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PostPosted: Mon Jul 15, 2013 8:29 pm 
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A lot of attention has been put on schools playing FCS teams lately, with the College Football Playoff looking at SOS in the future and the Big Ten phasing those games out. While I realize these games are basically automatic wins for FBS teams, there are plenty of benefits to them that people don't realize.

FCS teams get a fairly big paycheck for these games, which helps their programs more than people realize. Would it really be that bad to support those teams? The FCS team also gets their name out there for various benefits such as recruiting.

There are also lots of memorable close games and some big upsets during these games. App State's victory over Michigan will always be part of college football history. And the best teams in FCS (North Dakota State, Montana, etc.) are actually much better than many lower-tier FBS teams (Akron, Eastern Michigan, most of the Sun Belt). I understand it's about TV and fan interest, but Boston College's game against Villanova this season looks to be far more exciting than their game against New Mexico State.

The ACC discussed this at their spring meetings and chose to keep those games, because FCS teams are part of the sport's footprint in the South. The MVFC, Southland, Big Sky, SoCon, CAA and Big Sky are amazing FCS conferences that fall in the Power 5's footprints and can easily compete with the Sun Belt and schools from other Group of 5 conferences.


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PostPosted: Tue Jul 16, 2013 2:56 am 
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As a fan of an FCS school for many years, I loved it when UMass first played the annual FBS game. It was a big payday, great, but more, it was a chance to be on television via the actual broadcast or game highlights shown nationally.

At the same time, when there would be am SEC or Pac-12 school close to that spot to play for the national title, I was also real quick to say that while they are a great team, by putting an FCS school on their schedule, they should not be considered.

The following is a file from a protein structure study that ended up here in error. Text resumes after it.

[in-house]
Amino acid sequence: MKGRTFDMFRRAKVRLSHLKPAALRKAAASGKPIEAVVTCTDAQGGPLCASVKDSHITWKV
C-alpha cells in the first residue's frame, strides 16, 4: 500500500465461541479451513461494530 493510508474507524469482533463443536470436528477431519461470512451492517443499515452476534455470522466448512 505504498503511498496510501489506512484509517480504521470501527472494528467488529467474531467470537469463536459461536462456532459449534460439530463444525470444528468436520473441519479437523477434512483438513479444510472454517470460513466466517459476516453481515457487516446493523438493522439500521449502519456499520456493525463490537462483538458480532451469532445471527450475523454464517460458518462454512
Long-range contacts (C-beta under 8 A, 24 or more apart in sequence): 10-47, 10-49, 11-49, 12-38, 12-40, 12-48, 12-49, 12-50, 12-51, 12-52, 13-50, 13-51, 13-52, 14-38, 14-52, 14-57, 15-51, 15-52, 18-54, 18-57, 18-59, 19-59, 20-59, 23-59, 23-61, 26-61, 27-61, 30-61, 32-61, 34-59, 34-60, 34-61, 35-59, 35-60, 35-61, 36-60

So for me, I've always seen the different tiers: if you want to be in the running for a national title, you should play only FBS schools...and your OOC schedule should include some strong FBS programs, not just MAC/WAC/SB schools. Then you have the next tier, which are FBS programs, but ones you wouldn't expect to play for a title. And then you have FCS (scholarship).


Now that UMass is FBS, and at that lower tier of FBS, I still feel the same way. I'd hate to see the school not play the likes of Maine, UNH, etc...but it's the price to pay when moving up.

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PostPosted: Tue Jul 16, 2013 8:27 am 
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Personally, I don't have a problem with FBS schools scheduling 1 FCS school. That's 1 game out of 12. For me, the issue heightens when the team has 4 OOC games with 1 FCS, 1 SB, 1 MAC, and a lower tier independent like Army, New Mexico St, or Idaho. I would even be fine with 1 FCS and 1 lower tier FBS school if the other 2 (in a 4 OOC schedule) were stronger FBS programs - for 3 OOC games (1 FCS, 1 lower tier FBS, and a strong FBS program). That being said, for example, I would consider a 1-loss Indiana over an undefeated Florida St if Indiana were to schedule their 9 B1G games plus 3 OOC games like Oregon, Tennessee, and Miami (FL), and Florida St scheduled Texas, Marshall, and Florida A&M, simply because Indiana had the guts to step up their OOC while Florida St didn't exactly test themselves. However, if we do see a 4 superconference FBS (PAC, B1G, ACC, SEC - sorry XII), I could see them breaking away, playing 9 conference games, and 3 OOC games (1 from each of the other 3 conferences).


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PostPosted: Mon Sep 02, 2013 3:12 pm 
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I agree with Quinn. I really see college football as a tiered system in terms of both finances but level of play. something that has always troubled me is the apples to oranges comparisons that get made when you look at OOC scheduling-- who is truly better: the team that went 4-0 against cream puffs or the team that went 2-2 against strong competition?